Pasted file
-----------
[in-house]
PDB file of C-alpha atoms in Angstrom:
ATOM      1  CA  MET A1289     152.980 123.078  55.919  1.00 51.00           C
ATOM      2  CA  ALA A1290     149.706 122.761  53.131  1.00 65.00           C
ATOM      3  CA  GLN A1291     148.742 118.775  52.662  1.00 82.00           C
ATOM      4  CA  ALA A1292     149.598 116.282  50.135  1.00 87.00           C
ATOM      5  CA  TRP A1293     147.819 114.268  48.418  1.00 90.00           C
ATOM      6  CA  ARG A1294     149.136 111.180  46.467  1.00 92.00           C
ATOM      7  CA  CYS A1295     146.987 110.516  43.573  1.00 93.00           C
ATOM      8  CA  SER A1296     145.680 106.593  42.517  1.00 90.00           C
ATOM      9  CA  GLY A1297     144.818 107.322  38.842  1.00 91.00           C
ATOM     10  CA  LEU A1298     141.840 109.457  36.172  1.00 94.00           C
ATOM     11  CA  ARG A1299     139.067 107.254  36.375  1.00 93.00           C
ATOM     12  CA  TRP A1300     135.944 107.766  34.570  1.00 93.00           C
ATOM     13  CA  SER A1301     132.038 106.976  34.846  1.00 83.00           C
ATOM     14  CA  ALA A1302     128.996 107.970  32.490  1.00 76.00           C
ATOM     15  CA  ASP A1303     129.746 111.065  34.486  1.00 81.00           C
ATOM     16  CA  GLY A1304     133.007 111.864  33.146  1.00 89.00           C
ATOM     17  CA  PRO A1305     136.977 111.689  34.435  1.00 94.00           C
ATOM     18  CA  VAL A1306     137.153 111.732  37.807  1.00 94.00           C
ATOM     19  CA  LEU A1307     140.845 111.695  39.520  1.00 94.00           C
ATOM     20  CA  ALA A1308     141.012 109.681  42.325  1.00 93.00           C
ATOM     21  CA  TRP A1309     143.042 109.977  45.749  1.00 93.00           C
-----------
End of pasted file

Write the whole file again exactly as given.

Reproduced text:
[in-house]
PDB file of C-alpha atoms in Angstrom:
ATOM      1  CA  MET A1289     152.980 123.078  55.919  1.00 51.00           C
ATOM      2  CA  ALA A1290     149.706 122.761  53.131  1.00 65.00           C
ATOM      3  CA  GLN A1291     148.742 118.775  52.662  1.00 82.00           C
ATOM      4  CA  ALA A1292     149.598 116.282  50.135  1.00 87.00           C
ATOM      5  CA  TRP A1293     147.819 114.268  48.418  1.00 90.00           C
ATOM      6  CA  ARG A1294     149.136 111.180  46.467  1.00 92.00           C
ATOM      7  CA  CYS A1295     146.987 110.516  43.573  1.00 93.00           C
ATOM      8  CA  SER A1296     145.680 106.593  42.517  1.00 90.00           C
ATOM      9  CA  GLY A1297     144.818 107.322  38.842  1.00 91.00           C
ATOM     10  CA  LEU A1298     141.840 109.457  36.172  1.00 94.00           C
ATOM     11  CA  ARG A1299     139.067 107.254  36.375  1.00 93.00           C
ATOM     12  CA  TRP A1300     135.944 107.766  34.570  1.00 93.00           C
ATOM     13  CA  SER A1301     132.038 106.976  34.846  1.00 83.00           C
ATOM     14  CA  ALA A1302     128.996 107.970  32.490  1.00 76.00           C
ATOM     15  CA  ASP A1303     129.746 111.065  34.486  1.00 81.00           C
ATOM     16  CA  GLY A1304     133.007 111.864  33.146  1.00 89.00           C
ATOM     17  CA  PRO A1305     136.977 111.689  34.435  1.00 94.00           C
ATOM     18  CA  VAL A1306     137.153 111.732  37.807  1.00 94.00           C
ATOM     19  CA  LEU A1307     140.845 111.695  39.520  1.00 94.00           C
ATOM     20  CA  ALA A1308     141.012 109.681  42.325  1.00 93.00           C
ATOM     21  CA  TRP A1309     143.042 109.977  45.749  1.00 93.00           C